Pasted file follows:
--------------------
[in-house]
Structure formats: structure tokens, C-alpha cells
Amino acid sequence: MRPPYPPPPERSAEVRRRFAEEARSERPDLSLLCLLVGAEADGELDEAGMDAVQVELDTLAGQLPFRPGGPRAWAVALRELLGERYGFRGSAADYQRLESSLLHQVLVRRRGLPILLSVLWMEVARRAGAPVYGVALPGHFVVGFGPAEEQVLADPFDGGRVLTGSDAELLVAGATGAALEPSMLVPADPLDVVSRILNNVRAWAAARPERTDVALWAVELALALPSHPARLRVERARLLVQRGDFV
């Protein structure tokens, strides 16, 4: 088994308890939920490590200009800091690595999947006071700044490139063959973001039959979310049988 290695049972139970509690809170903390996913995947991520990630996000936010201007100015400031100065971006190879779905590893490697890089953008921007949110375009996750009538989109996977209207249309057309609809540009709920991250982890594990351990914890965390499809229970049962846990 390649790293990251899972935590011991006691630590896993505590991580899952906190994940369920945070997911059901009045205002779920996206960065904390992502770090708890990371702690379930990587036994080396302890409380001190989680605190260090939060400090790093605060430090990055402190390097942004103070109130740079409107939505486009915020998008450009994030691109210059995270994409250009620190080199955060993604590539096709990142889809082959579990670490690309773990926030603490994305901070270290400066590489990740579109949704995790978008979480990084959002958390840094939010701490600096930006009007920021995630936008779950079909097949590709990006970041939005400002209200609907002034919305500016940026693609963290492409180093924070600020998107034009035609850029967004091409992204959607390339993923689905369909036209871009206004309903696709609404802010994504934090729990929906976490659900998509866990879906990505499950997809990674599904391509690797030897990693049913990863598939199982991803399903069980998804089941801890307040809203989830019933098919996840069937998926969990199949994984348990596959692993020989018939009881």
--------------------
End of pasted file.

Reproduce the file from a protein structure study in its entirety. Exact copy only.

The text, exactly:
[in-house]
Structure formats: structure tokens, C-alpha cells
Amino acid sequence: MRPPYPPPPERSAEVRRRFAEEARSERPDLSLLCLLVGAEADGELDEAGMDAVQVELDTLAGQLPFRPGGPRAWAVALRELLGERYGFRGSAADYQRLESSLLHQVLVRRRGLPILLSVLWMEVARRAGAPVYGVALPGHFVVGFGPAEEQVLADPFDGGRVLTGSDAELLVAGATGAALEPSMLVPADPLDVVSRILNNVRAWAAARPERTDVALWAVELALALPSHPARLRVERARLLVQRGDFV
């Protein structure tokens, strides 16, 4: 088994308890939920490590200009800091690595999947006071700044490139063959973001039959979310049988 290695049972139970509690809170903390996913995947991520990630996000936010201007100015400031100065971006190879779905590893490697890089953008921007949110375009996750009538989109996977209207249309057309609809540009709920991250982890594990351990914890965390499809229970049962846990 390649790293990251899972935590011991006691630590896993505590991580899952906190994940369920945070997911059901009045205002779920996206960065904390992502770090708890990371702690379930990587036994080396302890409380001190989680605190260090939060400090790093605060430090990055402190390097942004103070109130740079409107939505486009915020998008450009994030691109210059995270994409250009620190080199955060993604590539096709990142889809082959579990670490690309773990926030603490994305901070270290400066590489990740579109949704995790978008979480990084959002958390840094939010701490600096930006009007920021995630936008779950079909097949590709990006970041939005400002209200609907002034919305500016940026693609963290492409180093924070600020998107034009035609850029967004091409992204959607390339993923689905369909036209871009206004309903696709609404802010994504934090729990929906976490659900998509866990879906990505499950997809990674599904391509690797030897990693049913990863598939199982991803399903069980998804089941801890307040809203989830019933098919996840069937998926969990199949994984348990596959692993020989018939009881």